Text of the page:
By Hamid Pakteen
The situation in Pakistan with regards to Afghan refugees especially women and children is concerning. The recent crackdown on Afghan migrants in Karachi and Hyderabad by Pakistan authorities has led to arrest of more than 1500 Afghans, mainly women and children. All the arrested Afghans have been lodged in Karachi prison where the conditions are deplorable and inhuman.
Besides this, deportation of more than 1000 Afghan women and children in December, 2022 by Pakistan to Afghanistan and the expectation of increasing numbers in the coming months, is a cause for alarm.
Human rights activists in Pakistan state that many of these arrested Afghans had valid visas on their passports or proof-of-residence cards. However, these documents were said to be confiscated by police before they were jailed.
Pakistan has not adopted the UN Refugee Convention 1951, which confers a legal duty on countries to protect people fleeing serious harm. However, deporting Afghan refugees was a clear violation of the non-refoulement principle (forcibly returning refugees or asylum seekers where they may be persecuted).
Since October, 2022, Pakistani police have detained at least 1,500 Afghan nationals, including women and children, who entered Karachi without valid travel documents. The arrests brought criticism from around the world after images of Afghan children crammed into a cell of the central jail in Karachi went viral on social media. This draw criticism and appeal from human rights activists/organisation including UNHCR for release of the women and children.
At least 150 Afghan women and 200 children are among those being held at a high-security jail in Karachi, according to a recent report released by Commission on Human Rights. The report was based on interviews with scores of imprisoned Afghan detainees. The spokesperson of the Afghanistan Foreign Ministry under the Taliban expressed his concern at the treatment of Afghan refugees in Pakistan. He said that such degrading treatment was not in the interest of either Pakistan or Afghanistan.
Human rights activists in Karachi mention that Pakistani authorities have also detained pregnant Afghan women who fled Afghanistan to seek medical treatment. They have been lodged in jails in Karachi and Hyderabad. One of the female Afghan detainees recently gave birth to a child in the Hyderabad jail.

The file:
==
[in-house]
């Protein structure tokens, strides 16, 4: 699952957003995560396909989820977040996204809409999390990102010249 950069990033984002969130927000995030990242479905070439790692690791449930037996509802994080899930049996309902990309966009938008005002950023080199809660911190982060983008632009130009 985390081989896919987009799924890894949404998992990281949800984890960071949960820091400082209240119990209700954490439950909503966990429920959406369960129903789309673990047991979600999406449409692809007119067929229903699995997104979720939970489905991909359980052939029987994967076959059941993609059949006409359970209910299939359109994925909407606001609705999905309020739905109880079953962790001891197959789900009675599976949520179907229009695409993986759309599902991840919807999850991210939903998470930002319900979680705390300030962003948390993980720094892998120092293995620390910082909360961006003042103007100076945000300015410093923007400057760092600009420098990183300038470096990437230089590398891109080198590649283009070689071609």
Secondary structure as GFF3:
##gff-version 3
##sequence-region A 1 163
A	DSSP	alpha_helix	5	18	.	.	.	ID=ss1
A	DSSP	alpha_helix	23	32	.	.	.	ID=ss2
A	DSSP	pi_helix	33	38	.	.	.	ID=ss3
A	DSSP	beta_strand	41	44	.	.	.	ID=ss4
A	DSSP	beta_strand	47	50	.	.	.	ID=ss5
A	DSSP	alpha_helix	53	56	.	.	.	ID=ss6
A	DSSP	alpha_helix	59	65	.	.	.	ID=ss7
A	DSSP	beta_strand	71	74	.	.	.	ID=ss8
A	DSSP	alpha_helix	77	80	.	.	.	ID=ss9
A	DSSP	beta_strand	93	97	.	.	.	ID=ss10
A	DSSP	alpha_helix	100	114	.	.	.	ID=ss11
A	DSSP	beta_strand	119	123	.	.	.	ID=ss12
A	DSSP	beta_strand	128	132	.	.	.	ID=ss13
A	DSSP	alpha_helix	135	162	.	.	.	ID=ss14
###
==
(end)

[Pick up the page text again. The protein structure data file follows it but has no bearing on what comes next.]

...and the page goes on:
Human rights advocates and organizations are speaking out against these arrests of Afghan women and children, who are vulnerable due to their gender, age, and lack of connections with local networks. Many have written to the Government of Pakistan, urging it to develop a more humane policy towards Afghan refugees.
Asylum seekers in Pakistan are living in fear, with many women and children unable to attend school and some having to hide their identity in order to avoid arrest. UNHCR is working to identify the most vulnerable asylum cases for resettlement, but it is ultimately up to Pakistan government to grant asylum. Further the procedure to become a registered refugee in Pakistan—and lawfully work, go to school, rent homes—is riddled with obstacles. It requires documents that prove they have immediate family members who are already registered Afghans. For those Afghans who could neither read nor write, obtaining these documents is a challenge.
Though Pakistan has willingly hosted Taliban and its fighters for almost two decades since 2001. They are now reluctant to provide the same treatment to the Afghan women and children who have fled their country for a multitude of reasons ranging from fleeing persecution from Taliban, seeking medical aid and looking for job opportunities.
With the relationship between Pakistan and Afghanistan going through a difficult phase due to increased clashes along the border and the growing influence of TTP, any possibility of a viable solution to the miseries of the Afghan refugees including women and children appears a distant dream. Terror entities active in this region including TTP and ISIS could take advantage of this situation to entice and even radicalise Afghan refugees especially children and use them as a feeder force for their operations.
In conclusion, the situation facing Afghan refugees in Pakistan is dire and requires immediate attention and action. It is crucial that the government of Pakistan and the international community take steps to protect the rights of these refugees and ensure they are not subjected to further harm or persecution.
*The author chooses a pseudonym. Pakteen is a researcher based in Afghanistan.
Note: The contents of the article are of sole responsibility of the author. Afghan Diaspora Network will not be responsible for any inaccurate or incorrect statement in the articles.